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The stakes are undoubtedly high when it comes to effective and efficient healthcare communications. Whether sending appointment reminders or providing access to test results, organizations need to be confident they are reaching their patients and engaging them in the critical decisions regarding their personal health.
In supporting patient health, organizations need a communications system that improves their own health — from communicating services to collecting payments— so they can continue to thrive and address critical needs. Already stretched thin amidst a global pandemic, healthcare entities must also grapple with a persistent and universal challenge: engaging patients and prospects how and when they want to be reached.
That’s never been more difficult. Patients are certainly not immune to the nonstop barrage of unsolicited spam emails and robocalls, leading most people to ignore legitimate correspondence from the healthcare organizations they otherwise trust. So how can this beleaguered health industry break through to the people who need to hear from them most?
Increasingly, the solution is strengthening the email channel with intelligent customer data strategies, and then layering that data on top of existing voice channel tactics for an “intelligent omnichannel” approach. This gives organizations the ability to send email notifications to customers in advance of an impending call, dramatically raising the likelihood of that call being answered. Not only do these tactics dramatically improve patient response and satisfaction rates, they also mitigate compliance risk for the healthcare organizations.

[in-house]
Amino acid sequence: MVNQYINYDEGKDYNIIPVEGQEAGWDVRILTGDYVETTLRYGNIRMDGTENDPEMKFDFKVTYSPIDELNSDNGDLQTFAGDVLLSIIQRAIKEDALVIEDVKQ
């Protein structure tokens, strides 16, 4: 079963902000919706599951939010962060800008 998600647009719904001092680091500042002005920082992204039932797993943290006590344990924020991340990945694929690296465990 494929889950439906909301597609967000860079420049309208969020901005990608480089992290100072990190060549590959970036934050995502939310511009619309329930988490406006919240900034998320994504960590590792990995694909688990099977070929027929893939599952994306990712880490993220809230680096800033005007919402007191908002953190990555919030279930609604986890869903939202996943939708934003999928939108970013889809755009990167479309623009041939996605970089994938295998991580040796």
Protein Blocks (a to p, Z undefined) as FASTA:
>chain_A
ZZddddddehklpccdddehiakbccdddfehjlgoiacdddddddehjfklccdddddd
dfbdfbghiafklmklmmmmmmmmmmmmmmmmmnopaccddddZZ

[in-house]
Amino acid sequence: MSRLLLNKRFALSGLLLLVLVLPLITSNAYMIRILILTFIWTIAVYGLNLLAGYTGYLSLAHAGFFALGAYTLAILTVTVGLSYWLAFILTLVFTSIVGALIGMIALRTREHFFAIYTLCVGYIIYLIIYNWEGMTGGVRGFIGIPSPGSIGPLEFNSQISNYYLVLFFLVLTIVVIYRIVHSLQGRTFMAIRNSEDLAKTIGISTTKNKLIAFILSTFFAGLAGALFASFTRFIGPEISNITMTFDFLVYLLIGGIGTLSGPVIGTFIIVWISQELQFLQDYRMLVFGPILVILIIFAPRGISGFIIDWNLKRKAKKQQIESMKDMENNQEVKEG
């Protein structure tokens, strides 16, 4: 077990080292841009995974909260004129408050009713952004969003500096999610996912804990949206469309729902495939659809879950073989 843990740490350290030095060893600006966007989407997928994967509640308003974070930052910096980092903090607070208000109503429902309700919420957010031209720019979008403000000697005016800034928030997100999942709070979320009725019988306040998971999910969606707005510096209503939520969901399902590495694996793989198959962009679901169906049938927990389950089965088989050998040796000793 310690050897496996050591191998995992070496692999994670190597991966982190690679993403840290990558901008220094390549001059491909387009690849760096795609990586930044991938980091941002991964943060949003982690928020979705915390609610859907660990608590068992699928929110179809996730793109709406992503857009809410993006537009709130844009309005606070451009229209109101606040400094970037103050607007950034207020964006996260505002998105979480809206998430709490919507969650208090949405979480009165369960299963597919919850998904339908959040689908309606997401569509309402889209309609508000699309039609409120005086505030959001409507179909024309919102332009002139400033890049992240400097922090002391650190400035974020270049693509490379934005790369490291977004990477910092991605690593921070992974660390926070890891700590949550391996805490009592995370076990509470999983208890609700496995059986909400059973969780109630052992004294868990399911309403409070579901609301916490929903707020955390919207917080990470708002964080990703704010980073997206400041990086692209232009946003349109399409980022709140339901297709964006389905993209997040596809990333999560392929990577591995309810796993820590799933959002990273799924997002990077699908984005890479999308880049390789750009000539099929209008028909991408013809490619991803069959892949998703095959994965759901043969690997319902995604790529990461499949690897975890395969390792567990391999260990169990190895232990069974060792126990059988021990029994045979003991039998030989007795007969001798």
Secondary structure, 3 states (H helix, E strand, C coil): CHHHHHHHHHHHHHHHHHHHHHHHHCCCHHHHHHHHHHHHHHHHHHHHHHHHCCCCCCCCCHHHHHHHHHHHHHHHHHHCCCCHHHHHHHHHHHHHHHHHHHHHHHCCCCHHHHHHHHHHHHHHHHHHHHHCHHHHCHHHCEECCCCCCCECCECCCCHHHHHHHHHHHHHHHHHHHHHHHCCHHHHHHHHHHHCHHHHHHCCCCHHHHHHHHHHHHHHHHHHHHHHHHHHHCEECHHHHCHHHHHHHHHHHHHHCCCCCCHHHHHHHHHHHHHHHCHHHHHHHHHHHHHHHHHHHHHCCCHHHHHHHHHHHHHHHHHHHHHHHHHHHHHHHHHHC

Boosting email intelligence key to improving results
New tools make this much more feasible. Email intelligence solutions help healthcare companies effectively tackle addressability and efficiency issues while reducing associated risks. By incorporating additional signals and awarding “contactability” scores, email intelligence can provide valuable insights on message deliverability and address activity, as well as identity linkages that help ensure that a communication is tailored to the intended recipient. The result is more reliable data for correcting and completing patient email data, ultimately improving the reach and engagement of outbound communications.
The most robust intelligence solutions provide insights on a patient’s or customer’s preferred email address as well as alternative email addresses for those who prove hard to reach. They also flag email addresses to avoid, whether it is a business address prohibited by regulation or a spam trap. By incorporating longevity, activity data, and other measures, these solutions are highly predictive of which emails will be delivered successfully. Ultimately, healthcare enterprises gain greater confidence when operating in a changing, fast-paced environment that is both growing more regulated and leaning more toward omnichannel communication strategies.
Getting emails opened while ensuring compliant connections with patients
Any outbound communication from healthcare companies must maintain awareness of and adherence to regulatory guidelines. These are in place to keep sensitive information protected, and consequently, place limitations on the mode of communication for certain patient notifications. As an example, HIPAA guidelines prohibit patient information from being left on a voicemail associated with a work or a shared home phone line unless the patient provides consent to do so.
Similar limitations are in place for outbound email communications. In addition to healthcare-specific regulations, there are also broader federal regulations that prohibit emailing information to the wrong party. Violating these rules can result in significant consequences for the sender. Even an email to the right person but the wrong email address can create legal liability due to regulations that prohibit certain types of outreach to work addresses.